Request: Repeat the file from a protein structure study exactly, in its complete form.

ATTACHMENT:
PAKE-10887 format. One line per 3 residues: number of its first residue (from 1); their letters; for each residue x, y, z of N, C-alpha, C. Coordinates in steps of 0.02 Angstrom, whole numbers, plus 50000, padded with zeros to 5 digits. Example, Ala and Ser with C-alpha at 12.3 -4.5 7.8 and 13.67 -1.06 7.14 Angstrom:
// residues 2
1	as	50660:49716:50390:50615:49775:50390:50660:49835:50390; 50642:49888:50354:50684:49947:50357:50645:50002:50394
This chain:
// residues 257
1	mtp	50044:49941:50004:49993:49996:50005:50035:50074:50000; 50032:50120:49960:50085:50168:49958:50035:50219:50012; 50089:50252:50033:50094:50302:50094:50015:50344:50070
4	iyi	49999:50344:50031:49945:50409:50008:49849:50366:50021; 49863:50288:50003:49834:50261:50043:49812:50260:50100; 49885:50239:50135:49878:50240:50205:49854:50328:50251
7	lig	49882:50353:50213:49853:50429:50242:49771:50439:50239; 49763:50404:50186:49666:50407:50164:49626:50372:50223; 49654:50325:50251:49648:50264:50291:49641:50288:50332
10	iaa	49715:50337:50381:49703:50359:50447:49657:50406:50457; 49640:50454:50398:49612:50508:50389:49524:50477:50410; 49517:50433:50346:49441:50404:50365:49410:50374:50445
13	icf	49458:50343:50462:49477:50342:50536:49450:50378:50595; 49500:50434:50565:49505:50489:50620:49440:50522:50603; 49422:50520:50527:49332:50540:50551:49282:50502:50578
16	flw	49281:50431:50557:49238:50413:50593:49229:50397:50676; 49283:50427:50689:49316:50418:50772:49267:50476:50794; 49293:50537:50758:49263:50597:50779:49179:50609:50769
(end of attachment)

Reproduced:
PAKE-10887 format. One line per 3 residues: number of its first residue (from 1); their letters; for each residue x, y, z of N, C-alpha, C. Coordinates in steps of 0.02 Angstrom, whole numbers, plus 50000, padded with zeros to 5 digits. Example, Ala and Ser with C-alpha at 12.3 -4.5 7.8 and 13.67 -1.06 7.14 Angstrom:
// residues 2
1	as	50660:49716:50390:50615:49775:50390:50660:49835:50390; 50642:49888:50354:50684:49947:50357:50645:50002:50394
This chain:
// residues 257
1	mtp	50044:49941:50004:49993:49996:50005:50035:50074:50000; 50032:50120:49960:50085:50168:49958:50035:50219:50012; 50089:50252:50033:50094:50302:50094:50015:50344:50070
4	iyi	49999:50344:50031:49945:50409:50008:49849:50366:50021; 49863:50288:50003:49834:50261:50043:49812:50260:50100; 49885:50239:50135:49878:50240:50205:49854:50328:50251
7	lig	49882:50353:50213:49853:50429:50242:49771:50439:50239; 49763:50404:50186:49666:50407:50164:49626:50372:50223; 49654:50325:50251:49648:50264:50291:49641:50288:50332
10	iaa	49715:50337:50381:49703:50359:50447:49657:50406:50457; 49640:50454:50398:49612:50508:50389:49524:50477:50410; 49517:50433:50346:49441:50404:50365:49410:50374:50445
13	icf	49458:50343:50462:49477:50342:50536:49450:50378:50595; 49500:50434:50565:49505:50489:50620:49440:50522:50603; 49422:50520:50527:49332:50540:50551:49282:50502:50578
16	flw	49281:50431:50557:49238:50413:50593:49229:50397:50676; 49283:50427:50689:49316:50418:50772:49267:50476:50794; 49293:50537:50758:49263:50597:50779:49179:50609:50769